Jo-kata 22


This kata (i.e. "form") was designed by Koichi Tohei (1920-2011). In the video below, Tohei is performing two different sequences, both counting in 22 (these are also known as "Jo 1" and "Jo 2"). The first one is more well-known outside ki-aikido.

Below, Kenjiro Yoshigasaki (1951-2021) performs "Jo 1" (All of Aikido 1999-2001) with some key points shown separately. The continuous kata starts at [1:30].

Again below, Yoshigasaki performs "Jo 2" (All of Aikido 1999-2001).

Obviously, there are always different interpretations of the same forms, depending on what each student has remembered. In the old days, before the video era, most teaching was obviously based on individual memory.


Fumio Toyoda (1947-2001) was Tohei's student from 1957 to 1984, when he founded his own organization. In search of video material of Toyoda, here's a Toyoda-style student Ed Haponick performing the first kata.


Michael Holm and Carsten Møller perform the "Jo 1" kata with all movements explained in detail as taught by Yoshigasaki.

Morihiro Saito's (1928-2002) jo-kata 31 has clear similarities with Tohei's jo-kata 22 ("Jo 1").

This is what Saito says about the kata in an interview with AikiNews (#88, 1991).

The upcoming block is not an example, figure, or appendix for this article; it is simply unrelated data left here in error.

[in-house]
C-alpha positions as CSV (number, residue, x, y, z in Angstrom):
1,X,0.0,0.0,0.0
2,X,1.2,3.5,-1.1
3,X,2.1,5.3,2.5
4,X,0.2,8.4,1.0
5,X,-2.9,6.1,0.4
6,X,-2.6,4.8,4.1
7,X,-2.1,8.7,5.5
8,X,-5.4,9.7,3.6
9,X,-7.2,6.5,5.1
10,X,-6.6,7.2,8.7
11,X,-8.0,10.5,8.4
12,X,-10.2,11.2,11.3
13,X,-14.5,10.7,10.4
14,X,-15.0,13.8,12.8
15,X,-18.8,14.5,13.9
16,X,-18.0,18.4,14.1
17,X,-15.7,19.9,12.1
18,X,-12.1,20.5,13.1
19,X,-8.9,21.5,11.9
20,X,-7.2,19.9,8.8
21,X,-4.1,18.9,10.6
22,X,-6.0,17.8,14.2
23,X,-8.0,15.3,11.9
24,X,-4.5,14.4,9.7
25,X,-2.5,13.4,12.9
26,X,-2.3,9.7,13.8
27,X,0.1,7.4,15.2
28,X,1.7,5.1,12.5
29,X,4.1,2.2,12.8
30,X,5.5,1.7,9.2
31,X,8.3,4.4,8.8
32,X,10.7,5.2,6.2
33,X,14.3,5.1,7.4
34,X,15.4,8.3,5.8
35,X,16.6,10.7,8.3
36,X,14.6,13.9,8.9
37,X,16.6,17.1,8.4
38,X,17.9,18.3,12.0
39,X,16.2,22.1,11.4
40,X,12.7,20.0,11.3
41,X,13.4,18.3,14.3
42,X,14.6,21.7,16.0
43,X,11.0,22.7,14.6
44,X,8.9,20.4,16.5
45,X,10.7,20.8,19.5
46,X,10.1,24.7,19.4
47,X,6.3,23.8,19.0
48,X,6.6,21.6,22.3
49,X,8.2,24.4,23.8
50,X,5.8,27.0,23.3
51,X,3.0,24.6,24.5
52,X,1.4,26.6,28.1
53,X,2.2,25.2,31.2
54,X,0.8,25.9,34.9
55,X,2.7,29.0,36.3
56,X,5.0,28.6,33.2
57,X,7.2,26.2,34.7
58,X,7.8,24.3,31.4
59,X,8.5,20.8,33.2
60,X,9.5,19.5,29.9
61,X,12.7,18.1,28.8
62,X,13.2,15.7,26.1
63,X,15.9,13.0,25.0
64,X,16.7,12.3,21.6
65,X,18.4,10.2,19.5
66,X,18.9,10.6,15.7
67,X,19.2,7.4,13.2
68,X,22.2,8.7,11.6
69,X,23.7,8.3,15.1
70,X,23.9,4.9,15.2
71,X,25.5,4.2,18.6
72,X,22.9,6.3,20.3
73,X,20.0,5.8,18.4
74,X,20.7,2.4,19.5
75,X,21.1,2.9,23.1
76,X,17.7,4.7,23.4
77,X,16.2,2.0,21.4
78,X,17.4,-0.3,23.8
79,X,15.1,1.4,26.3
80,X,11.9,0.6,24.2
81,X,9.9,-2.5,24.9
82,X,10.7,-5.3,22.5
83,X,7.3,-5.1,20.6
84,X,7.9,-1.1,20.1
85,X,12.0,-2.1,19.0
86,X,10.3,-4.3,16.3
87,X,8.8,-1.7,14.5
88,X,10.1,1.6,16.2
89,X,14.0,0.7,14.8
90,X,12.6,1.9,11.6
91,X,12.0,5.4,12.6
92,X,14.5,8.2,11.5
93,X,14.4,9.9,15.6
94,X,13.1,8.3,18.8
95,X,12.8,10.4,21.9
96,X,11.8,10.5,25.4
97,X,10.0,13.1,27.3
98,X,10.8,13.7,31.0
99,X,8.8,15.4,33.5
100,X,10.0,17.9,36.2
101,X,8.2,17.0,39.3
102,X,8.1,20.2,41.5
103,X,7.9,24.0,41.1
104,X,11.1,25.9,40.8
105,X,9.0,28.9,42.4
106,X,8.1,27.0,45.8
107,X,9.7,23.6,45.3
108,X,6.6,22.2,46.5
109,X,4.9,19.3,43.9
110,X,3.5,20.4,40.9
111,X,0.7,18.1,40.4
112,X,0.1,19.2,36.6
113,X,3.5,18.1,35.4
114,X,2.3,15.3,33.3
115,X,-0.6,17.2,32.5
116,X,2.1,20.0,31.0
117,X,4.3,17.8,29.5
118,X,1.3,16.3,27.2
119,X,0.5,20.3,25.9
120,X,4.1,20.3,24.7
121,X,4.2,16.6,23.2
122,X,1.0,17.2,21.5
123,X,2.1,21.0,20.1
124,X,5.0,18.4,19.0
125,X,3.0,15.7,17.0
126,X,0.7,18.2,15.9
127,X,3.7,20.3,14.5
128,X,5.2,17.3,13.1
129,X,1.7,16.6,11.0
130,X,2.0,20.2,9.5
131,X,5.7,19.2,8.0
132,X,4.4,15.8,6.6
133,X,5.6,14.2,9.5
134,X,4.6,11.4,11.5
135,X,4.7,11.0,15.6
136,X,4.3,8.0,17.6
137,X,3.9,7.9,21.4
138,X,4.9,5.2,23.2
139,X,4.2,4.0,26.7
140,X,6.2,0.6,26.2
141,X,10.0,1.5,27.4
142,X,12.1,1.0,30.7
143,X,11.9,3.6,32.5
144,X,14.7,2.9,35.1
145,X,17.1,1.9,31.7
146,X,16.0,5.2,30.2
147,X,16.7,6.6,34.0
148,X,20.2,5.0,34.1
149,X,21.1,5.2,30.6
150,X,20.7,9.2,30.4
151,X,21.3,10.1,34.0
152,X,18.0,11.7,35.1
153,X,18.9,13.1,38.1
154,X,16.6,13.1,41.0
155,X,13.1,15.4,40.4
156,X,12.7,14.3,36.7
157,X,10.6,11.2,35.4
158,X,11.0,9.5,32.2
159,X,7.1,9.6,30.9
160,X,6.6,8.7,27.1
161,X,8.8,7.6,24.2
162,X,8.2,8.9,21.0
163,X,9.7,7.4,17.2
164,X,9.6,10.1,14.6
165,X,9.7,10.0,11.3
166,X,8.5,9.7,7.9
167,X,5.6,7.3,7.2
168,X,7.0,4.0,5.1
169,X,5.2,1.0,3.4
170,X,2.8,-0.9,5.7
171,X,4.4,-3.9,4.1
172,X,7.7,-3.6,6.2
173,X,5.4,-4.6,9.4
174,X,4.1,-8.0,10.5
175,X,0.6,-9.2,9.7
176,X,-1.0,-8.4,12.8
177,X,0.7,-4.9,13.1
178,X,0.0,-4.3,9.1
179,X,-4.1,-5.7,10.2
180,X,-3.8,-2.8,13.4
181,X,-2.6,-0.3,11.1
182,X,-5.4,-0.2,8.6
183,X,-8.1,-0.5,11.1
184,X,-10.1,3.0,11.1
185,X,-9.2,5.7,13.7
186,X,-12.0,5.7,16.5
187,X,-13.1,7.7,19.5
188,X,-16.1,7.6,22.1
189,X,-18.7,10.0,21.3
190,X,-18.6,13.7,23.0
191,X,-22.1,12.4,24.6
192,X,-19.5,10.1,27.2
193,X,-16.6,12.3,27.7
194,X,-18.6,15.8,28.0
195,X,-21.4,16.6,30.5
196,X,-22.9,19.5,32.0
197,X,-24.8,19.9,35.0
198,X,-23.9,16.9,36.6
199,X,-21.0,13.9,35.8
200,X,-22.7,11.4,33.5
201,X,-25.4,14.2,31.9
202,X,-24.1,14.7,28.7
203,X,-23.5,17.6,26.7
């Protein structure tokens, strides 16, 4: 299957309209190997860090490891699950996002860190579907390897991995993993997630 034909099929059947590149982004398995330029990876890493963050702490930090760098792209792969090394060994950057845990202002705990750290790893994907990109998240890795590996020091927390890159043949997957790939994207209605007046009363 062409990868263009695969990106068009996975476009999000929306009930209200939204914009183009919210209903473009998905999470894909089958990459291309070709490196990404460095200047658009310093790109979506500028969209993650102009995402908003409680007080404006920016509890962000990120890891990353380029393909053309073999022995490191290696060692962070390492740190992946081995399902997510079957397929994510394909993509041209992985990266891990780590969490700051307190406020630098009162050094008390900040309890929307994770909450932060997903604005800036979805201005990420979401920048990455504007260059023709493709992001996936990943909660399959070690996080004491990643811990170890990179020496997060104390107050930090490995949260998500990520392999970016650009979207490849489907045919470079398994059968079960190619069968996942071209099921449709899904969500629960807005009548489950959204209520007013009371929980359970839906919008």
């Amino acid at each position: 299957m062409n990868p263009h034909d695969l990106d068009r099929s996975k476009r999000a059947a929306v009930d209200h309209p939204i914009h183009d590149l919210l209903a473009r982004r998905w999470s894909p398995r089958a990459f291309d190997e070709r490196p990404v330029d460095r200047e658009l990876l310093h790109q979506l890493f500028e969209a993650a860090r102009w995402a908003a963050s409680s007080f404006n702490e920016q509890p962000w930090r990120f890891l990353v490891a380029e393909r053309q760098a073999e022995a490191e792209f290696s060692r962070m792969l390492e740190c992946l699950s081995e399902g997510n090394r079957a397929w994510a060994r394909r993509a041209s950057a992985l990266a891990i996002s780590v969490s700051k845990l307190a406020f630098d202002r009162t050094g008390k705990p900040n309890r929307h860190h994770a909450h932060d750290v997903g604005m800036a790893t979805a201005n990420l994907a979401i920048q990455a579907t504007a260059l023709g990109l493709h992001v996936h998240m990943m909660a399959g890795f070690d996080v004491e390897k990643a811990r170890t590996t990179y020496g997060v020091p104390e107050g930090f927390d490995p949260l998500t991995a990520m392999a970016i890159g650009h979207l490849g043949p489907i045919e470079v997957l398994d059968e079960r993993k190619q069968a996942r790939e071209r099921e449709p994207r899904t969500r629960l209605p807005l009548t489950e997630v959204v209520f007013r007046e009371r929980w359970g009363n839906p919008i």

Q: "Was the present sanjuichi-jo (31-movement jo kata) finalized before O-Sensei’s death?"


A: "Yes, by the time I learned it the kata was already complete, but when Koichi Tohei Sensei [presently head of Shinshin Toitsu Aikido] came to practice in Iwama it had not yet been perfected. What he learned was different from what I learned, probably because O-Sensei’s way of instructing was not yet fully developed."


"...I used to teach the jo as a 27 or 28-movement form, but ended up with the 31-movement form as I found this was easier for students to understand. Just as my aikido has come to be called “Iwama-style,” the “sanjuichi-jo” name that I gave to this kata has stuck."


Saito started aikido in 1946, when Tohei was already one of the leading figures of the Aikikai (which was not yet called the "Aikikai" but "Kobukai" instead; see >History). However, Saito was studying intensively with O'Sensei Morihei Ueshiba, who put much focus on developing weapon techniques during his Iwama years.


Further reading:

"When Koichi Tohei and Morihiro Saito met for the last time - October 29, 2001" by Stanley Pranin. Aikido Journal.


Michael Winter performs the same with a partner in one sequence.